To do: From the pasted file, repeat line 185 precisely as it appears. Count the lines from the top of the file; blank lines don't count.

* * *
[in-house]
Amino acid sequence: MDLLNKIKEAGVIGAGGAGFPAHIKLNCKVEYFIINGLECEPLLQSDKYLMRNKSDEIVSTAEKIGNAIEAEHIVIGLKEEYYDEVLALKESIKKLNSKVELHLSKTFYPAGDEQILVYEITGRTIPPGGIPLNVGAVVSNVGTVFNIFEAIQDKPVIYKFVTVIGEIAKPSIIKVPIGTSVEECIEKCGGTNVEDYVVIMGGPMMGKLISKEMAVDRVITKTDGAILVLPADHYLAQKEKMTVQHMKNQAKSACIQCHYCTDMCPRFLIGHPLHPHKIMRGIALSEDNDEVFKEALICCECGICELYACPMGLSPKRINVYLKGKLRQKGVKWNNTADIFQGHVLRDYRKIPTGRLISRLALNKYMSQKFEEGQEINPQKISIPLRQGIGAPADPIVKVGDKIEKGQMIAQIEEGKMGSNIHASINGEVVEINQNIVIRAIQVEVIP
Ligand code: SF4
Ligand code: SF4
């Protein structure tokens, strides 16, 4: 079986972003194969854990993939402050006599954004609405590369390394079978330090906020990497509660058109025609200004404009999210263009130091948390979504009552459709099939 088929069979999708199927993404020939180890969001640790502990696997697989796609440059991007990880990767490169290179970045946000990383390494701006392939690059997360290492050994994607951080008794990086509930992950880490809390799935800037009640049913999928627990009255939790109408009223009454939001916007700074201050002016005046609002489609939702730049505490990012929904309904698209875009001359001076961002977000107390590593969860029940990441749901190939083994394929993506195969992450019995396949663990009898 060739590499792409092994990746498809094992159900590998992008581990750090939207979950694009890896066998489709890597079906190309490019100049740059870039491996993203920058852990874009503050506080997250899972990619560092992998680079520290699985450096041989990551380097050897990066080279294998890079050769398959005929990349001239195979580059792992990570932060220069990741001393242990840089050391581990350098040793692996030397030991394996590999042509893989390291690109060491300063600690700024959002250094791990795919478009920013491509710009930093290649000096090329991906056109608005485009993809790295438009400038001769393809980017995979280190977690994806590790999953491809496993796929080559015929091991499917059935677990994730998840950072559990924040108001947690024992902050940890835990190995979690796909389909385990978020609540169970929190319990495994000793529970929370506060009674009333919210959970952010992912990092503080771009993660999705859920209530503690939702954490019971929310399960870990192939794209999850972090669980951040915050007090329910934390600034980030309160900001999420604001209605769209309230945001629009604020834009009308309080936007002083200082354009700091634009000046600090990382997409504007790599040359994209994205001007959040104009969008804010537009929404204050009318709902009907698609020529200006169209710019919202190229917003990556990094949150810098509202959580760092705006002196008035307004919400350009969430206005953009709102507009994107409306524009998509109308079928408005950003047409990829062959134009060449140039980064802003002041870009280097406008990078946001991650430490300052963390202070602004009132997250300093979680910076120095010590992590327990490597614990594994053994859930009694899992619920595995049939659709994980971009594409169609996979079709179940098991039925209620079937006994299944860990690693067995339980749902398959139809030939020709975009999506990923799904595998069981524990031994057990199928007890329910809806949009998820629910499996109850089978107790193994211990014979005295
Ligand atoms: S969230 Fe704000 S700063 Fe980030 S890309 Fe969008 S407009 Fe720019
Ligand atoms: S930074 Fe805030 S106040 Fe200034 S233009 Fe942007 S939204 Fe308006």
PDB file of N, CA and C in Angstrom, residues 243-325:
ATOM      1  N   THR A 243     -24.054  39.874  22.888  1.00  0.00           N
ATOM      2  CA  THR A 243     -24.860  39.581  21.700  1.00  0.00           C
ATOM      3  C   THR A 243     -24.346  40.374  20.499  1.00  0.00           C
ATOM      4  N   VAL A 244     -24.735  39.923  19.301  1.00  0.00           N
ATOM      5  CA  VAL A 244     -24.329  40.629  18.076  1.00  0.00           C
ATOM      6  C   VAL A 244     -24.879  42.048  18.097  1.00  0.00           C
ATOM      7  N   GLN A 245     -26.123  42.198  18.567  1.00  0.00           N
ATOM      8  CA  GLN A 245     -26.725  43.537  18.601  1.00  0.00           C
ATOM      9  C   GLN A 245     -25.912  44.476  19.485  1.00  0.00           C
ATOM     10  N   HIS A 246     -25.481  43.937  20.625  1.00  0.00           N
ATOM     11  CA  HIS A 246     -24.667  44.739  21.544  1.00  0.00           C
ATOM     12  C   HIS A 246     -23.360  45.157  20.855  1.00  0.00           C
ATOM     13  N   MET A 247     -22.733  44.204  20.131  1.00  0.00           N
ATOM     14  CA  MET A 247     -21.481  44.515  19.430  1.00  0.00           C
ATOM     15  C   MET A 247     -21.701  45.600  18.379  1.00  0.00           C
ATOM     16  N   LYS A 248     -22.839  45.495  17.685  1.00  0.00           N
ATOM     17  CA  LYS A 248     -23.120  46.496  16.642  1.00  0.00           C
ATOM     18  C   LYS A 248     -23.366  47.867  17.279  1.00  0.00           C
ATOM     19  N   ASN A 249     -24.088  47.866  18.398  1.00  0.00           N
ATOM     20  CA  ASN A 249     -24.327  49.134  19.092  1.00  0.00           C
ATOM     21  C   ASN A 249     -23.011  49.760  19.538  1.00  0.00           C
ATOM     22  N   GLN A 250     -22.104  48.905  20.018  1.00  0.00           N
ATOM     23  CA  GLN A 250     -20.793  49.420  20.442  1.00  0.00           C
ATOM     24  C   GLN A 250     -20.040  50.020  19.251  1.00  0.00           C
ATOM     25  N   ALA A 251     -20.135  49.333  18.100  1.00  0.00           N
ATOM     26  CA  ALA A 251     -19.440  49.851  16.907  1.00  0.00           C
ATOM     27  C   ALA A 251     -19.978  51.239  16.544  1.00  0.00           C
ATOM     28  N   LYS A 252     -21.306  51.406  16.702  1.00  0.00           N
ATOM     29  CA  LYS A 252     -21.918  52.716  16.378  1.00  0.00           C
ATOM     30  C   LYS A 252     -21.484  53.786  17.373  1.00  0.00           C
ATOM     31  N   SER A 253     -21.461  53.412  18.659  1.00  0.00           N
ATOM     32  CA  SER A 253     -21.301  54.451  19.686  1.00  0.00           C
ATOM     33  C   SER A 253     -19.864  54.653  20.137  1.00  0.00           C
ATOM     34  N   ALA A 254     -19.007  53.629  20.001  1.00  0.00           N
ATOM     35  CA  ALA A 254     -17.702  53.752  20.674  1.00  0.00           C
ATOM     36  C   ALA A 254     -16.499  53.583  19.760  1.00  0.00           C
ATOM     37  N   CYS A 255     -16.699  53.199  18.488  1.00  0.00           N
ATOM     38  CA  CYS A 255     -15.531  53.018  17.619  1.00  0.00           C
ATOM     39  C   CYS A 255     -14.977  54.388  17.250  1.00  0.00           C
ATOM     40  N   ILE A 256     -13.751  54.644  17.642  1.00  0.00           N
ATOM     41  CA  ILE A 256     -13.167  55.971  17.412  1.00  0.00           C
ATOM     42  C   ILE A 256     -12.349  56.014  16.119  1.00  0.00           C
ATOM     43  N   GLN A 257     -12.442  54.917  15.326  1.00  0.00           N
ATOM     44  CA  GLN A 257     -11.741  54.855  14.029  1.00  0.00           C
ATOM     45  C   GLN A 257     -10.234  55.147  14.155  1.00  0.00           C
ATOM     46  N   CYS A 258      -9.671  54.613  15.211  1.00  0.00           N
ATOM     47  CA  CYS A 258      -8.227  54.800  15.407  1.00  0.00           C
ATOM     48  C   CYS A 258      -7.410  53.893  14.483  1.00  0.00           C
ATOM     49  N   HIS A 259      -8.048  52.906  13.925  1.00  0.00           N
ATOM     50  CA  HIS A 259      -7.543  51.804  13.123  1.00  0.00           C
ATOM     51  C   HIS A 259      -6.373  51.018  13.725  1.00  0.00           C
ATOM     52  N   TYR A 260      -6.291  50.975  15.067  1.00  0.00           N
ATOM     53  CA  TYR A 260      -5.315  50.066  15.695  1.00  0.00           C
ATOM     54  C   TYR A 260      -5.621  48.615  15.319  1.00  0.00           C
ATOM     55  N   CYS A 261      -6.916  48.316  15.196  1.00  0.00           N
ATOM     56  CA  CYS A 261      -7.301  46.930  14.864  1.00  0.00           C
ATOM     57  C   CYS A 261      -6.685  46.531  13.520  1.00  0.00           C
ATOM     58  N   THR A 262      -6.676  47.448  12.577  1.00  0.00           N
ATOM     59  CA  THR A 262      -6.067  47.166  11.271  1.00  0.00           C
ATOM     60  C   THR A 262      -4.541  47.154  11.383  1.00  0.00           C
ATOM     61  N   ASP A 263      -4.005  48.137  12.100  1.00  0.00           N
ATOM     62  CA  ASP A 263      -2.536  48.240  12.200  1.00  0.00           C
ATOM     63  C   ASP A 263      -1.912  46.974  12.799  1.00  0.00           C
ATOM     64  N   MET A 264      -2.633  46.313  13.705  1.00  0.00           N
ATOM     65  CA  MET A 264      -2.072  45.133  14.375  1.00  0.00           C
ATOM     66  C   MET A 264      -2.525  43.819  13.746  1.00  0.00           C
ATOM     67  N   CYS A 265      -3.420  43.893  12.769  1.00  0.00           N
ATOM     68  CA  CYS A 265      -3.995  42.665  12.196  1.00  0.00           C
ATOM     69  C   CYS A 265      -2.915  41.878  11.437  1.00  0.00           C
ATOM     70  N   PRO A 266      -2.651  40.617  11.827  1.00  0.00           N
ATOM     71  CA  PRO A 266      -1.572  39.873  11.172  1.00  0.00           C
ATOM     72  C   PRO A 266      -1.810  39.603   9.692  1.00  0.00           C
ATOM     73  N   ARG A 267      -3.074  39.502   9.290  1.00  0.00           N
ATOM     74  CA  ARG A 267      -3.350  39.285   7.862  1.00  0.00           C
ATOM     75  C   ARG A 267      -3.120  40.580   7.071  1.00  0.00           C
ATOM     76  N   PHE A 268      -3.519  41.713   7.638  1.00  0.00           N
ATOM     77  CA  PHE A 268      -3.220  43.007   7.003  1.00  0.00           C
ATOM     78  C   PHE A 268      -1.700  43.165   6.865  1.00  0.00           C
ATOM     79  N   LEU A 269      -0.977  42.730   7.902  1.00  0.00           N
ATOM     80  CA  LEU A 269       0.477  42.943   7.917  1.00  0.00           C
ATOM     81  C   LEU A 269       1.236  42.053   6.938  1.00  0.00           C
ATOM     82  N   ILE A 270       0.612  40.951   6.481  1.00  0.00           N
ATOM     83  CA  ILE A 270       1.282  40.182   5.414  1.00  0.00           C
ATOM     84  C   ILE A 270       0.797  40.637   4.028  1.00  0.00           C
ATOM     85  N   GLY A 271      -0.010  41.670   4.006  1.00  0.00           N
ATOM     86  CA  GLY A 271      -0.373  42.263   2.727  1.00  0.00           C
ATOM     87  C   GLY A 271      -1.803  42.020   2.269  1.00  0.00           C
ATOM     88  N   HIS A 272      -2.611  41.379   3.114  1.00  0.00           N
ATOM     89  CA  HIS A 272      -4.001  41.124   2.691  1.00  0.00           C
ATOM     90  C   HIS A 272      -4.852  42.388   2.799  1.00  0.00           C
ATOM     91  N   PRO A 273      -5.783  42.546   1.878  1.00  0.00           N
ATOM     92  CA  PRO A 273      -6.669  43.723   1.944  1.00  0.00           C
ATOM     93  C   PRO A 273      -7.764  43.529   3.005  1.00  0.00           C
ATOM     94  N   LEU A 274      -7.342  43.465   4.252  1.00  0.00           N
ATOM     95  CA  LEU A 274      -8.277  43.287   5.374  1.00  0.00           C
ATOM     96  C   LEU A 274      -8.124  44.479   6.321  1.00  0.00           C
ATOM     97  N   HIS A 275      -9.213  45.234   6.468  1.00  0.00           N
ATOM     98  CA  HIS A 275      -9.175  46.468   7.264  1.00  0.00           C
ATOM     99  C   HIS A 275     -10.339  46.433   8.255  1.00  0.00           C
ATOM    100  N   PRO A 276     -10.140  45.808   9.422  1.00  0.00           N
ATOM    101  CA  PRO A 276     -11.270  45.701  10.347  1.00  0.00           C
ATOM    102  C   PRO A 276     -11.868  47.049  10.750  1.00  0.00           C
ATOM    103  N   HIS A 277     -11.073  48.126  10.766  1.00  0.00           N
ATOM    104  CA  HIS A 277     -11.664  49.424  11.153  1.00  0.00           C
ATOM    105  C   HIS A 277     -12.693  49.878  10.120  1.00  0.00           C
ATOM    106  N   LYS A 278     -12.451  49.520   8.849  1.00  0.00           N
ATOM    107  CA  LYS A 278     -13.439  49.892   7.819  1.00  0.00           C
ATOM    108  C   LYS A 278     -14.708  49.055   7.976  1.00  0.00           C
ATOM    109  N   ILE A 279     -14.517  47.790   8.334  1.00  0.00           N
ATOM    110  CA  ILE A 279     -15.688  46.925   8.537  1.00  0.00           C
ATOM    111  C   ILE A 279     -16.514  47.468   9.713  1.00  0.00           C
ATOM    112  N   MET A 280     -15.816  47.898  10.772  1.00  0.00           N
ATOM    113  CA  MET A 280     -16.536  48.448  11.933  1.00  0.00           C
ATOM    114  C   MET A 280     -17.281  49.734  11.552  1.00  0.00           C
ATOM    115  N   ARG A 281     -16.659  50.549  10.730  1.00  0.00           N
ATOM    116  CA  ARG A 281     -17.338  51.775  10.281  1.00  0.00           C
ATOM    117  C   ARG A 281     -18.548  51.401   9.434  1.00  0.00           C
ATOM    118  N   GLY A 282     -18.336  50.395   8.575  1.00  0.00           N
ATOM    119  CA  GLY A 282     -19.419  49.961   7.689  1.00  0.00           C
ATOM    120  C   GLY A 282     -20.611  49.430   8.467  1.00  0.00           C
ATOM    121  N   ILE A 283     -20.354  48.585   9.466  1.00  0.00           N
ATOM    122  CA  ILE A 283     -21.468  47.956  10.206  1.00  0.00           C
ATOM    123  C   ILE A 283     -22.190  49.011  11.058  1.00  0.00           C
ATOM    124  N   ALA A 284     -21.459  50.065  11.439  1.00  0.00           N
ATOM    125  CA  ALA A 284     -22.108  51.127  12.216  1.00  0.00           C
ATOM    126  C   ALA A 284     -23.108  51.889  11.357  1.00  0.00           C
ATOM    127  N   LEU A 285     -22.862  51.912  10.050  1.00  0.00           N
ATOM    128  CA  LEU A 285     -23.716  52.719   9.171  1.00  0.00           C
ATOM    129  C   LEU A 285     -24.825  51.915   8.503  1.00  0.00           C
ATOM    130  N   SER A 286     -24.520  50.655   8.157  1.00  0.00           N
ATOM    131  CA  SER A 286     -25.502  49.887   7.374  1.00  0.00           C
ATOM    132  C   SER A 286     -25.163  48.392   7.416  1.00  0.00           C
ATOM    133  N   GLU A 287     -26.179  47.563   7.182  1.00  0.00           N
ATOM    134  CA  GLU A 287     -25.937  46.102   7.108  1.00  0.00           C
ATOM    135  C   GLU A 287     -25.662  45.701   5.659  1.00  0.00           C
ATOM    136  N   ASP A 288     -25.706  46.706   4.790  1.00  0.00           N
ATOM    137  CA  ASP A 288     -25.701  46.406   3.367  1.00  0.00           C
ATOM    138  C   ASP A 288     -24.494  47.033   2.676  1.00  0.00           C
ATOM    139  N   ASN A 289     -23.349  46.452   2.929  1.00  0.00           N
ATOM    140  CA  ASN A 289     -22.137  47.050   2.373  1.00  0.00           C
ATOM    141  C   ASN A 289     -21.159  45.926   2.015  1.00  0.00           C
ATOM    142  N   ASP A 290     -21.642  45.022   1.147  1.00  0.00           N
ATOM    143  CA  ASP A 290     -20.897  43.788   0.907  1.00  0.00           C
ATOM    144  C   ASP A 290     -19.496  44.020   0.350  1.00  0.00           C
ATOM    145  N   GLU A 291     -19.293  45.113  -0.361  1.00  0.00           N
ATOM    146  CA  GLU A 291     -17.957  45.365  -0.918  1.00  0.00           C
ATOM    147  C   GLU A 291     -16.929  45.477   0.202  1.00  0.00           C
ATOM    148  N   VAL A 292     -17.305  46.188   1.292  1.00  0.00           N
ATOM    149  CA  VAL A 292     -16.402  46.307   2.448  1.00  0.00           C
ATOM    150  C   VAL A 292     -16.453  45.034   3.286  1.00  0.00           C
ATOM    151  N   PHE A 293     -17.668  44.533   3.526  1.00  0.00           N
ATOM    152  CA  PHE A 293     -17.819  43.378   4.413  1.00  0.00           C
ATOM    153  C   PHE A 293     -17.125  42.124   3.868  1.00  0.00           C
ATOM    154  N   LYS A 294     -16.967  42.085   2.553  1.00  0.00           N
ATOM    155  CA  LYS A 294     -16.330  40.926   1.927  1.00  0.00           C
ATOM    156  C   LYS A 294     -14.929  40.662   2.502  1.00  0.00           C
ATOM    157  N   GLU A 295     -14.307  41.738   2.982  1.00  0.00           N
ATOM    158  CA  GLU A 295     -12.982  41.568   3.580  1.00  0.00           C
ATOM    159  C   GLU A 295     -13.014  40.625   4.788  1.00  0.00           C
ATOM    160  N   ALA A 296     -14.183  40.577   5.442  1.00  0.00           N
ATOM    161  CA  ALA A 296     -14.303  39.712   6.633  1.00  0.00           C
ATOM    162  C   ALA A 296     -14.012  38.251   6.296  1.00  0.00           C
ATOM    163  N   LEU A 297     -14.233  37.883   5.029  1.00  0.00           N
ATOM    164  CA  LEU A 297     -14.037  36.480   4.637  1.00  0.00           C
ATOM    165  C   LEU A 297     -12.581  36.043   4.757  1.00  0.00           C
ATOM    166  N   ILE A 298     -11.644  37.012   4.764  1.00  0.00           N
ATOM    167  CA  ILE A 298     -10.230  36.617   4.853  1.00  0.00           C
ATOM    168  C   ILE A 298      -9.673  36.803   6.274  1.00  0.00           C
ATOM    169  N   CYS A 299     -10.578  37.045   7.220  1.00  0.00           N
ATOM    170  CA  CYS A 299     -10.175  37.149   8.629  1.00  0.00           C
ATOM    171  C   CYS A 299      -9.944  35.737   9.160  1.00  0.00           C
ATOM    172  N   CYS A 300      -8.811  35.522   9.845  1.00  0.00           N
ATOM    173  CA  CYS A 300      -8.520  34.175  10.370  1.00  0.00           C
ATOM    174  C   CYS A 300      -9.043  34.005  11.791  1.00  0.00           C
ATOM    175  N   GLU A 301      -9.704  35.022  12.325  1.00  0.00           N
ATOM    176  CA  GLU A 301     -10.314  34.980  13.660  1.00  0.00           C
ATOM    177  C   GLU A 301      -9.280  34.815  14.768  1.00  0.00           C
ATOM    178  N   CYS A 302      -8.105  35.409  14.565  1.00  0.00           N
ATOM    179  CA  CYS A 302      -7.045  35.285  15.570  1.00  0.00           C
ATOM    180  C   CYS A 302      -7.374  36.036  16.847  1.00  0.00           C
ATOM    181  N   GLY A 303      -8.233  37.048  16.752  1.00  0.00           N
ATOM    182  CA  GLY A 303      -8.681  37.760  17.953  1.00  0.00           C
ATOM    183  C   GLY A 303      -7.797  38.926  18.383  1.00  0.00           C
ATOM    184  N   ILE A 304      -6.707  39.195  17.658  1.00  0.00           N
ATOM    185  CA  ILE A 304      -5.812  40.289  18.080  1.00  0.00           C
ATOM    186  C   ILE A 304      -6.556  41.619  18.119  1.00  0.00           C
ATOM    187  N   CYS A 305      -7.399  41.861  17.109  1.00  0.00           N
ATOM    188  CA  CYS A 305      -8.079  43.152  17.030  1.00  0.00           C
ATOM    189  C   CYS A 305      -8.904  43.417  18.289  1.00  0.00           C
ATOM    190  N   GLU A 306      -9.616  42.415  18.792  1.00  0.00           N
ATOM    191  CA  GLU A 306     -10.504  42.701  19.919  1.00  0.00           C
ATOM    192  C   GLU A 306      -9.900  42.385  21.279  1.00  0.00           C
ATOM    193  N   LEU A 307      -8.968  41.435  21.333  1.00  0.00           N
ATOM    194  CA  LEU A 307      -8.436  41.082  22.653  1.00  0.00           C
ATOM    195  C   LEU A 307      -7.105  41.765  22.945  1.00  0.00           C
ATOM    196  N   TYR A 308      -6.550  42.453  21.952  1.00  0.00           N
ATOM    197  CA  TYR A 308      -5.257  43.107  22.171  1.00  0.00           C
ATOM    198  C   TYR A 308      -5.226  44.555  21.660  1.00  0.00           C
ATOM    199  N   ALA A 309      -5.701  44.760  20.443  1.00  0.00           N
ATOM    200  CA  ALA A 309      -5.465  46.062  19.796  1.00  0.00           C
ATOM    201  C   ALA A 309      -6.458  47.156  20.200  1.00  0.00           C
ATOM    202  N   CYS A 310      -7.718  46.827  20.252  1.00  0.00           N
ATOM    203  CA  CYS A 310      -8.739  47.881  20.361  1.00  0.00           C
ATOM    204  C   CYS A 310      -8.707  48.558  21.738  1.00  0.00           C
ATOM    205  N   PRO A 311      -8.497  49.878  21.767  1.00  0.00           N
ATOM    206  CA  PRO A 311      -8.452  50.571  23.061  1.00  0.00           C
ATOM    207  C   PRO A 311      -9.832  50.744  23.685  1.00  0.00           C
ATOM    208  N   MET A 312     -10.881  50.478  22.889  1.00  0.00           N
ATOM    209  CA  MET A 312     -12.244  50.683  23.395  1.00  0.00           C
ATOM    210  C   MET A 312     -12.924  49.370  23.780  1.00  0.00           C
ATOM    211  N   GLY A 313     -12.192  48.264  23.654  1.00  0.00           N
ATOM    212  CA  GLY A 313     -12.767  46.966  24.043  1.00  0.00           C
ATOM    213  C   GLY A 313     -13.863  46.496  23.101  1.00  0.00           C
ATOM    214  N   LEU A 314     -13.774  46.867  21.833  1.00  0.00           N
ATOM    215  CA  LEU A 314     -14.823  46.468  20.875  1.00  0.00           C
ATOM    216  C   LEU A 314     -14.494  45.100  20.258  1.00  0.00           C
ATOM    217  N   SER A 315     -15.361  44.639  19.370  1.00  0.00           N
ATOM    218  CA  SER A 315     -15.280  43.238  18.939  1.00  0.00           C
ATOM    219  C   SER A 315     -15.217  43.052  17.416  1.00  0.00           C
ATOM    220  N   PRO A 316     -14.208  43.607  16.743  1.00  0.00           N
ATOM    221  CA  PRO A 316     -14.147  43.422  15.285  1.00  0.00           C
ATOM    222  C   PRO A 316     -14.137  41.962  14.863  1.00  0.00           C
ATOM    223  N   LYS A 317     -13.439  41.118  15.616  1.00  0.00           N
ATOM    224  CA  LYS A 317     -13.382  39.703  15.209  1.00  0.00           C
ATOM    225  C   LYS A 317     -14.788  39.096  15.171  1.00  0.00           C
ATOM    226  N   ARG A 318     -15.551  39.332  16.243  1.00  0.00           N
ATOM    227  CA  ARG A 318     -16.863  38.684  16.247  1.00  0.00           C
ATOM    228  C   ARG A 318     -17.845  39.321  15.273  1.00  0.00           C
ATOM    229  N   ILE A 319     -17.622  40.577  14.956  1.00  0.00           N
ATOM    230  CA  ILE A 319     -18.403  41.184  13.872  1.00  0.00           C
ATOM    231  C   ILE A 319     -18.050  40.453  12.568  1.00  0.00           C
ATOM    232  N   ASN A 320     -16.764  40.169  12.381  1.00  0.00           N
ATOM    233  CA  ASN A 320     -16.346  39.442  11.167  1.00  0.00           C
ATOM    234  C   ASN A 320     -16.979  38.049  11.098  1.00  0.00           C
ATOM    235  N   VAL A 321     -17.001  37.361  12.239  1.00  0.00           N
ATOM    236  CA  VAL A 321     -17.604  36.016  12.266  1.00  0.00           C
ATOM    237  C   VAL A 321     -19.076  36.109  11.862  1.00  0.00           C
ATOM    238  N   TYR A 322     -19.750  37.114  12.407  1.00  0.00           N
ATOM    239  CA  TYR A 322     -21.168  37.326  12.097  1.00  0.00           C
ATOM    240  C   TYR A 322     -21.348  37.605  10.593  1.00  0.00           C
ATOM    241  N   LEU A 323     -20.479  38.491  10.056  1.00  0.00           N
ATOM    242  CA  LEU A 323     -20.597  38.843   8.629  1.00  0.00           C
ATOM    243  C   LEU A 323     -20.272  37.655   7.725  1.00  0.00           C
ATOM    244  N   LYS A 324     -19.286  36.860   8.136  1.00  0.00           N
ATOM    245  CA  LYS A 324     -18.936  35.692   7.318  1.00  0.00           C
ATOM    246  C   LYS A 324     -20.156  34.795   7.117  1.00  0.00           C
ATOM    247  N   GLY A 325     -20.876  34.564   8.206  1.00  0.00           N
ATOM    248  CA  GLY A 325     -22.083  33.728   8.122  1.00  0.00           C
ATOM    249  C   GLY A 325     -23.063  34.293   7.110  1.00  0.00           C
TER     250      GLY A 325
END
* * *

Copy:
ATOM    177  C   GLU A 301      -9.280  34.815  14.768  1.00  0.00           C